Big Chiefs Vie for Supremacy in B.C.

If you want to get your way out west in the 21st century, but can't win at the ballot box, becoming a public nuisance is the next best thing. That's the message coming out of this past weekend's hi-jinks in Minneapolis, New York, Philadelphia, D.C., and elsewhere. It's also the message of the agreement the Liberal government in Ottawa and the socialist NDP government in British Columbia have recently struck with a handful of hereditary chiefs of the Wet’suwet’en Nation.

In case the pandemic and the George Floyd riots have pushed the recent history of the Wet’suwet’en out of your mind, let me quickly remind you of their situation. They are a First Nations community based in northwestern British Columbia, Canada, who found themselves at the center of a firestorm back in February. Protests erupted across Canada "in solidarity" with the Wet’suwet’en, who objected to the construction of the Coastal GasLink pipeline across their land. Or, at least, that was the narrative pushed by Canadian media. In reality, as Mike Smyth explained in B.C's The Province at the time,

The First Nations directly impacted by the Coastal GasLink pipeline — and the thousands of Indigenous people they represent — largely support the project. All 20 First Nations along the pipeline route have signed benefit-sharing agreements with the pipeline company through their elected band councils. That includes the multiple elected councils of the Wet’suwet’en First Nation. But the protesters have aligned themselves with five Wet’suwet’en hereditary chiefs opposed to the pipeline, and not the 13,000 Indigenous British Columbians represented by all the band councils that support it.

In fact, as I wrote back in February, roughly one-third of the people working on the pipeline are native, and a great many of the Wet’suwet’en people stand behind the elected chiefs who signed onto the original agreements with TC Energy. They were critical of those five hereditary chiefs who -- as Wet’suwet’en member Troy Young put it -- chose to do "everything via media and not following proper protocol." And they were grateful for the job opportunities afforded them by resource development on their land, and concerned about the consequences of killing or altering a multi-billion dollar project at such a late stage (Troy Young again: "If the project were to be halted, the loss would be probably insurmountable. Nobody's ever going to invest here again").

But the media delivered. Canadian news outlets like the CBC churned out wall-to-wall, breathless coverage of the plight of the five hereditary chiefs on the one hand (who, they continuously suggested, were really more legitimate than the elected chiefs, since democracy is a western import, although there has been a system in place for the election of chiefs for nearly 150 years) and of the occasional arrest of protesters for such minor offences as blockading major rail lines and arson). By the end of the month the federal and provincial governments felt compelled to sit down with the hereditary chiefs to hammer out a new agreement, with construction suspended while they did so.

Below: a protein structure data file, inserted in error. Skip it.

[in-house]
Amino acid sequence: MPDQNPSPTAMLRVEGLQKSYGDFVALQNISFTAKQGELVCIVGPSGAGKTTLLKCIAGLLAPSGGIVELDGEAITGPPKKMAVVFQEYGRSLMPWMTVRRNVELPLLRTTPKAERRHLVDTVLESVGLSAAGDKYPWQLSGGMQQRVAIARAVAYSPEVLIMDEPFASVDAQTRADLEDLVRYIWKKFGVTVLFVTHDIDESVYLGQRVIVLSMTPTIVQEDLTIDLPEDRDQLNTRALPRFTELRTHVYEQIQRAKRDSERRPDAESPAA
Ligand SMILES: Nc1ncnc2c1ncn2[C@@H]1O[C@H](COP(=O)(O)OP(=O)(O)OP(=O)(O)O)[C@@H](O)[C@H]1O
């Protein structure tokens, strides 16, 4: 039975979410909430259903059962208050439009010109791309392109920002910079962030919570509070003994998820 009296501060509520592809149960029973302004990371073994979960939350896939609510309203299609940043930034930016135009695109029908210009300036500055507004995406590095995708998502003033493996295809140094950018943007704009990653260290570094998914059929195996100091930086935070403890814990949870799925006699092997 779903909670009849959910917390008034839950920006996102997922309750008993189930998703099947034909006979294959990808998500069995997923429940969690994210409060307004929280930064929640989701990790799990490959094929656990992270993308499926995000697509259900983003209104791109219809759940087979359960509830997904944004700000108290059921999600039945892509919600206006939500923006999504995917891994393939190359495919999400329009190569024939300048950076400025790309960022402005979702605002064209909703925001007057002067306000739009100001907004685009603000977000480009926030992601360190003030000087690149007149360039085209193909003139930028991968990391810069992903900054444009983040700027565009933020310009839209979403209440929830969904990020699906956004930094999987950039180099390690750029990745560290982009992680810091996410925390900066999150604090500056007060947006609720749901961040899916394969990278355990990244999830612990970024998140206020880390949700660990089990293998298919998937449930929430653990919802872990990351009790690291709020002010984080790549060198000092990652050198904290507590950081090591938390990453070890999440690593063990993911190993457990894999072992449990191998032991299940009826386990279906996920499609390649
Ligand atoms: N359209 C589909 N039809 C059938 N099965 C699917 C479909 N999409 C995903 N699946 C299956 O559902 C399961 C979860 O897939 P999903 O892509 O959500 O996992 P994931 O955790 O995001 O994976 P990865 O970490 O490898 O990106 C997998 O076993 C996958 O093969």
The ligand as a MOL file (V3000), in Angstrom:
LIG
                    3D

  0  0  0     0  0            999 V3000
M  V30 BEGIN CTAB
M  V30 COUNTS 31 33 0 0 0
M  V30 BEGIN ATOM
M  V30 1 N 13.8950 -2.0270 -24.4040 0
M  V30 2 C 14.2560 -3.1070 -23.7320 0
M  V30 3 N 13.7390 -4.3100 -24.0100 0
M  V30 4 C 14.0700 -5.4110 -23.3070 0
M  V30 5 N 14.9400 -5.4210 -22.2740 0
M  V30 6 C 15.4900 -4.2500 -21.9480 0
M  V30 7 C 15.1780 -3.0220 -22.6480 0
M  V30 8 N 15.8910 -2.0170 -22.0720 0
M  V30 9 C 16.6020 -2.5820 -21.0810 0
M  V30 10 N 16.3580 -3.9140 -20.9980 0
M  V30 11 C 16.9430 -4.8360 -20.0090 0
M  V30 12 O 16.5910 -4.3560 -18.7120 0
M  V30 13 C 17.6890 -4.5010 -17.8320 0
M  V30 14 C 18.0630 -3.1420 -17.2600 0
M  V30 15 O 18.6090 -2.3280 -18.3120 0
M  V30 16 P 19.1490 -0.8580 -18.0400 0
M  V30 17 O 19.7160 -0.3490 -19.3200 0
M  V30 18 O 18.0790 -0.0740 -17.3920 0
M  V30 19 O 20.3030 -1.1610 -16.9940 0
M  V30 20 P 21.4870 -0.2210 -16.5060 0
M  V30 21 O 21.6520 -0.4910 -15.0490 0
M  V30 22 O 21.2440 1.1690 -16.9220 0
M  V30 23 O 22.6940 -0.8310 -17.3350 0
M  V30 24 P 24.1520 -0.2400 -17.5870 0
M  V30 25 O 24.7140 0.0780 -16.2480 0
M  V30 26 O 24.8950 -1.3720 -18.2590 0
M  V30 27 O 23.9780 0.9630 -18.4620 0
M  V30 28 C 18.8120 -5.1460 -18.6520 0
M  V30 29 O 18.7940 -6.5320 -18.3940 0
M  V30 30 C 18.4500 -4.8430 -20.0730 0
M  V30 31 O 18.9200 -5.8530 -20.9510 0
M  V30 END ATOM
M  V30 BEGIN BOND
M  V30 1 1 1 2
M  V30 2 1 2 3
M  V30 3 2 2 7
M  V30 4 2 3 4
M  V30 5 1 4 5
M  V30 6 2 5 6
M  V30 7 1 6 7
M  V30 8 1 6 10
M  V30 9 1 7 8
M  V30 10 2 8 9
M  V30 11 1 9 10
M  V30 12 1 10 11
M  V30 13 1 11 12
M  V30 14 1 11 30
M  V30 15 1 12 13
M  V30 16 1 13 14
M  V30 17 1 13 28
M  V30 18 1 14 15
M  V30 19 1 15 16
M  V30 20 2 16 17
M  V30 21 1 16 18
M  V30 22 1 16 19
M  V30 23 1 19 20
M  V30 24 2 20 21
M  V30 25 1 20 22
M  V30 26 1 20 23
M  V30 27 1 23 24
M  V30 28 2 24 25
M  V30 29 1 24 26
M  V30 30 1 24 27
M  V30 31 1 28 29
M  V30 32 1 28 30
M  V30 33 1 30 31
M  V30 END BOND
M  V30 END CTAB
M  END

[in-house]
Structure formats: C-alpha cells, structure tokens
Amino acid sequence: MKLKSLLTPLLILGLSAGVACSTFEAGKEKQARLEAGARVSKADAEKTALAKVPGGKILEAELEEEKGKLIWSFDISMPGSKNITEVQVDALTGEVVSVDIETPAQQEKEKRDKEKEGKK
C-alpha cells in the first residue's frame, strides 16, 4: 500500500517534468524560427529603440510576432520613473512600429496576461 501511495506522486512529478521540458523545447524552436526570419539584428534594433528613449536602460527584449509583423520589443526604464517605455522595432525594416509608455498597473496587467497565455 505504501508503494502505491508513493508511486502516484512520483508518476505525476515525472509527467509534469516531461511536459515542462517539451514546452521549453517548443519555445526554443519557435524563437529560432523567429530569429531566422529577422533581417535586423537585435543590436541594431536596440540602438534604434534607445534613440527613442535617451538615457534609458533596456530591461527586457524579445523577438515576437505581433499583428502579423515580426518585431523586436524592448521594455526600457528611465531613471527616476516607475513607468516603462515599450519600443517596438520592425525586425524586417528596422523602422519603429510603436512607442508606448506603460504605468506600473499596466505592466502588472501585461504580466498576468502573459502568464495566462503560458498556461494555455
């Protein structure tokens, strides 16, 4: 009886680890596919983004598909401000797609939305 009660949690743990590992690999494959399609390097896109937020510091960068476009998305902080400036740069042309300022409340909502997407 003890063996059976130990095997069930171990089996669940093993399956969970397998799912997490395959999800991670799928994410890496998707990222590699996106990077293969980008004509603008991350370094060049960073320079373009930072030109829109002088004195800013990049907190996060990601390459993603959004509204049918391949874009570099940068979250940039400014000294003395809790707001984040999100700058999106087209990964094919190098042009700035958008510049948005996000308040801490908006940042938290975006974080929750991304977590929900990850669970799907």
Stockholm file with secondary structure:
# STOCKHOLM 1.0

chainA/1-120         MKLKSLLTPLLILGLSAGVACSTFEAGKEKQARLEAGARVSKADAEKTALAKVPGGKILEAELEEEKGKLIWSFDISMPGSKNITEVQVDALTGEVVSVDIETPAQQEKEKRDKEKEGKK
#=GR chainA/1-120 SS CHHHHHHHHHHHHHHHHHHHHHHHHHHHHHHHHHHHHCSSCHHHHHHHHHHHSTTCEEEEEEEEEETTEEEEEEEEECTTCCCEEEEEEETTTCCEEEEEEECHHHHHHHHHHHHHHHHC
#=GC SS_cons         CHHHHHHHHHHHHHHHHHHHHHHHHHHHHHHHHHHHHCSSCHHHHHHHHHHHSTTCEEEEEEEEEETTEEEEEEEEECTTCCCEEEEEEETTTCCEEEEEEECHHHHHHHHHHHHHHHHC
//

And then the virus and the lockdowns came, sucking up all of the media oxygen for months. But while everyone was looking elsewhere, BC and Ottawa were continuing to negotiate. And then, without an announcement, a Memorandum of Understanding was agreed to by both sides in March, the details of which are only now coming out. And, from what we've seen of it, it has the potential, as Gary Mason writes in The Globe and Mail, first, "to fundamentally alter politics in this country forever," and second, "to be viewed, ultimately, as a horribly one-sided sellout by British Columbia and Ottawa."

The memorandum recognizes the hereditary chiefs over and above the elected chiefs, who weren't involved in the negotiations. This detail is remarkable, because it involves a significant shift in the locus of Indigenous power and and heightens the internal tensions among the Wet’suwet’en. But the more dramatic aspect of the agreement is that it recognizes the Wet’suwet’en as having title over its territory. As the hereditary chiefs explained in pitching the agreement to their people, “You will be the first Indigenous Nation in Canada to have recognition of your Aboriginal title over your territory by agreement.”

What that means in practice is to be worked out in negotiations over the next several months, but one key aspect of it seems to be that, at least as Mason reads that section, "the hereditary chiefs will have exclusive domain over natural-resource development" on that 22,000 square kms (13,670 square miles) of land. To get such a significant concession in a negotiation, you'd imagine that the hereditary chiefs would have to give up quite a lot. Well, you would be wrong -- at least in their words, they conceded “Absolutely nothing.” Including, as Mason emphasizes, "any promise to not continue blocking the [Coastal GasLink] pipeline from crossing their territory." He continues,

There are so many potential land mines in this agreement, it’s hard to know where to begin. But let’s start with how it gives power to hereditary chiefs over elected chiefs and their councils. In many cases, elected chiefs represent a new generation of Indigenous leadership. The hereditary chiefs who signed this agreement appear to be able to use their new power to stop the pipeline from crossing their land.... Hereditary chiefs elsewhere are undoubtedly going to see this agreement as precedent-setting. They will insist on the same powers. And that has the potential to undermine many other royalty-sharing agreements that elected band councils have signed with resource companies.